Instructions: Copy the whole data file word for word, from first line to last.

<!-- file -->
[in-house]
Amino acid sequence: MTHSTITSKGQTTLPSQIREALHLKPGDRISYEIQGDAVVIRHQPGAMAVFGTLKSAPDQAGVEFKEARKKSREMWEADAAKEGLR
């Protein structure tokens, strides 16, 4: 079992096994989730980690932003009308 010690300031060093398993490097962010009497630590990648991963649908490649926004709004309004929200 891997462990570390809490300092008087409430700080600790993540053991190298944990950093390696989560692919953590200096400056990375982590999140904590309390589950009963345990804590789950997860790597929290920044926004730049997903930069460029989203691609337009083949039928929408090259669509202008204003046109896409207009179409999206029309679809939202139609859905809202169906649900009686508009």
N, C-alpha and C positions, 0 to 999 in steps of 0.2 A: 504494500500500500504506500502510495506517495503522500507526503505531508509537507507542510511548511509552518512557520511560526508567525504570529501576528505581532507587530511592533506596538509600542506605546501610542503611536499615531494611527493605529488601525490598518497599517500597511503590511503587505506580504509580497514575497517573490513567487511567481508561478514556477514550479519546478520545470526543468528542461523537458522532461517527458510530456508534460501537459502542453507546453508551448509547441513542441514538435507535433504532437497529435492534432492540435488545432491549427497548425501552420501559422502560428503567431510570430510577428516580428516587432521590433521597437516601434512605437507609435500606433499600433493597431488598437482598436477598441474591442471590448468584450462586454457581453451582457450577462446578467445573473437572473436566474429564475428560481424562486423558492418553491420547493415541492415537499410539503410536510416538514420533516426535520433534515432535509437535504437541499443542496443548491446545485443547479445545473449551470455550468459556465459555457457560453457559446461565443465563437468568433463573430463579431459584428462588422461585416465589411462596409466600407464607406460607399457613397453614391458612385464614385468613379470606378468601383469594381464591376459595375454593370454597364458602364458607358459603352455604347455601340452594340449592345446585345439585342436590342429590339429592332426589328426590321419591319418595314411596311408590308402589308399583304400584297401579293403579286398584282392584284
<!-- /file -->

[in-house]
Amino acid sequence: MTHSTITSKGQTTLPSQIREALHLKPGDRISYEIQGDAVVIRHQPGAMAVFGTLKSAPDQAGVEFKEARKKSREMWEADAAKEGLR
């Protein structure tokens, strides 16, 4: 079992096994989730980690932003009308 010690300031060093398993490097962010009497630590990648991963649908490649926004709004309004929200 891997462990570390809490300092008087409430700080600790993540053991190298944990950093390696989560692919953590200096400056990375982590999140904590309390589950009963345990804590789950997860790597929290920044926004730049997903930069460029989203691609337009083949039928929408090259669509202008204003046109896409207009179409999206029309679809939202139609859905809202169906649900009686508009």
N, C-alpha and C positions, 0 to 999 in steps of 0.2 A: 504494500500500500504506500502510495506517495503522500507526503505531508509537507507542510511548511509552518512557520511560526508567525504570529501576528505581532507587530511592533506596538509600542506605546501610542503611536499615531494611527493605529488601525490598518497599517500597511503590511503587505506580504509580497514575497517573490513567487511567481508561478514556477514550479519546478520545470526543468528542461523537458522532461517527458510530456508534460501537459502542453507546453508551448509547441513542441514538435507535433504532437497529435492534432492540435488545432491549427497548425501552420501559422502560428503567431510570430510577428516580428516587432521590433521597437516601434512605437507609435500606433499600433493597431488598437482598436477598441474591442471590448468584450462586454457581453451582457450577462446578467445573473437572473436566474429564475428560481424562486423558492418553491420547493415541492415537499410539503410536510416538514420533516426535520433534515432535509437535504437541499443542496443548491446545485443547479445545473449551470455550468459556465459555457457560453457559446461565443465563437468568433463573430463579431459584428462588422461585416465589411462596409466600407464607406460607399457613397453614391458612385464614385468613379470606378468601383469594381464591376459595375454593370454597364458602364458607358459603352455604347455601340452594340449592345446585345439585342436590342429590339429592332426589328426590321419591319418595314411596311408590308402589308399583304400584297401579293403579286398584282392584284